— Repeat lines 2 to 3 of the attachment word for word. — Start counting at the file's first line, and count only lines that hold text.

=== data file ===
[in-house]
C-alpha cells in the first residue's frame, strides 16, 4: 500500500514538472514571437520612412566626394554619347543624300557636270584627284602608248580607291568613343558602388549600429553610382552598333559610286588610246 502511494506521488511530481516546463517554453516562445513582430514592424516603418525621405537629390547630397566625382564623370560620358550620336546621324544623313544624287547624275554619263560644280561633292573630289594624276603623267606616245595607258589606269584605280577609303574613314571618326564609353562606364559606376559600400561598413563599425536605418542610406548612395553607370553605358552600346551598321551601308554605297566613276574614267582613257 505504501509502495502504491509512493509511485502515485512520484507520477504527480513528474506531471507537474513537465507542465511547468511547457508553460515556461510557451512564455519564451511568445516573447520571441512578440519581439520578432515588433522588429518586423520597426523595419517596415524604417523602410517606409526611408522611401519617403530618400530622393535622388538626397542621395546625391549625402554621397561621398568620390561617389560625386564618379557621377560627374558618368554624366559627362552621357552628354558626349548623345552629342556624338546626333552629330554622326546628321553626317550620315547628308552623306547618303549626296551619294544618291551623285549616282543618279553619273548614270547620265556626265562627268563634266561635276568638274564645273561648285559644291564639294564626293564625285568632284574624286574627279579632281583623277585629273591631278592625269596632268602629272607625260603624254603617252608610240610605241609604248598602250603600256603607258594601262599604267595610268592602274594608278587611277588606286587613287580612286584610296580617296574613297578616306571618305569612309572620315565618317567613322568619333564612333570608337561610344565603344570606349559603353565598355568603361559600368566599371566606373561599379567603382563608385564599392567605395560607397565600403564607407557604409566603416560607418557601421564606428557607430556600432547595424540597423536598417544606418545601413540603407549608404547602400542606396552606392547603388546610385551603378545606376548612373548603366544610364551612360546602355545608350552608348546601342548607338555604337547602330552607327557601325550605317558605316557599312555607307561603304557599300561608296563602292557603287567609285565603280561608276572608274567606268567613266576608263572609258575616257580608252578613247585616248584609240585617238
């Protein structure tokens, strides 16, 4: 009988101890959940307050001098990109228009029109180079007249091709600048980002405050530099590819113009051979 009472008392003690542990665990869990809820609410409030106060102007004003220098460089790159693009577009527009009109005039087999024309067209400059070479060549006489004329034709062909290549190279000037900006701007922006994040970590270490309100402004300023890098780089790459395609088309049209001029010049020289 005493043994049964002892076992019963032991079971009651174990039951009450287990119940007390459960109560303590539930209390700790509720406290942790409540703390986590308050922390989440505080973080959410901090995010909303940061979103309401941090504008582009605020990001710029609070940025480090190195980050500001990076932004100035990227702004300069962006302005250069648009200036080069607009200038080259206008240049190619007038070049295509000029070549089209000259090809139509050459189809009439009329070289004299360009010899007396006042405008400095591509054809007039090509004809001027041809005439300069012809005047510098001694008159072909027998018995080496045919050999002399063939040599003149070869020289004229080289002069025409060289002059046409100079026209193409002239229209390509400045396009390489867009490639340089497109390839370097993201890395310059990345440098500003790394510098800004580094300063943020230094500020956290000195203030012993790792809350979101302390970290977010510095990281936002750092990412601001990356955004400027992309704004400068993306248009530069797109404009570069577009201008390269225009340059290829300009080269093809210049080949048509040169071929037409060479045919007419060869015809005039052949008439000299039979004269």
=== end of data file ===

C-alpha cells in the first residue's frame, strides 16, 4: 500500500514538472514571437520612412566626394554619347543624300557636270584627284602608248580607291568613343558602388549600429553610382552598333559610286588610246 502511494506521488511530481516546463517554453516562445513582430514592424516603418525621405537629390547630397566625382564623370560620358550620336546621324544623313544624287547624275554619263560644280561633292573630289594624276603623267606616245595607258589606269584605280577609303574613314571618326564609353562606364559606376559600400561598413563599425536605418542610406548612395553607370553605358552600346551598321551601308554605297566613276574614267582613257 505504501509502495502504491509512493509511485502515485512520484507520477504527480513528474506531471507537474513537465507542465511547468511547457508553460515556461510557451512564455519564451511568445516573447520571441512578440519581439520578432515588433522588429518586423520597426523595419517596415524604417523602410517606409526611408522611401519617403530618400530622393535622388538626397542621395546625391549625402554621397561621398568620390561617389560625386564618379557621377560627374558618368554624366559627362552621357552628354558626349548623345552629342556624338546626333552629330554622326546628321553626317550620315547628308552623306547618303549626296551619294544618291551623285549616282543618279553619273548614270547620265556626265562627268563634266561635276568638274564645273561648285559644291564639294564626293564625285568632284574624286574627279579632281583623277585629273591631278592625269596632268602629272607625260603624254603617252608610240610605241609604248598602250603600256603607258594601262599604267595610268592602274594608278587611277588606286587613287580612286584610296580617296574613297578616306571618305569612309572620315565618317567613322568619333564612333570608337561610344565603344570606349559603353565598355568603361559600368566599371566606373561599379567603382563608385564599392567605395560607397565600403564607407557604409566603416560607418557601421564606428557607430556600432547595424540597423536598417544606418545601413540603407549608404547602400542606396552606392547603388546610385551603378545606376548612373548603366544610364551612360546602355545608350552608348546601342548607338555604337547602330552607327557601325550605317558605316557599312555607307561603304557599300561608296563602292557603287567609285565603280561608276572608274567606268567613266576608263572609258575616257580608252578613247585616248584609240585617238
């Protein structure tokens, strides 16, 4: 009988101890959940307050001098990109228009029109180079007249091709600048980002405050530099590819113009051979 009472008392003690542990665990869990809820609410409030106060102007004003220098460089790159693009577009527009009109005039087999024309067209400059070479060549006489004329034709062909290549190279000037900006701007922006994040970590270490309100402004300023890098780089790459395609088309049209001029010049020289 005493043994049964002892076992019963032991079971009651174990039951009450287990119940007390459960109560303590539930209390700790509720406290942790409540703390986590308050922390989440505080973080959410901090995010909303940061979103309401941090504008582009605020990001710029609070940025480090190195980050500001990076932004100035990227702004300069962006302005250069648009200036080069607009200038080259206008240049190619007038070049295509000029070549089209000259090809139509050459189809009439009329070289004299360009010899007396006042405008400095591509054809007039090509004809001027041809005439300069012809005047510098001694008159072909027998018995080496045919050999002399063939040599003149070869020289004229080289002069025409060289002059046409100079026209193409002239229209390509400045396009390489867009490639340089497109390839370097993201890395310059990345440098500003790394510098800004580094300063943020230094500020956290000195203030012993790792809350979101302390970290977010510095990281936002750092990412601001990356955004400027992309704004400068993306248009530069797109404009570069577009201008390269225009340059290829300009080269093809210049080949048509040169071929037409060479045919007419060869015809005039052949008439000299039979004269």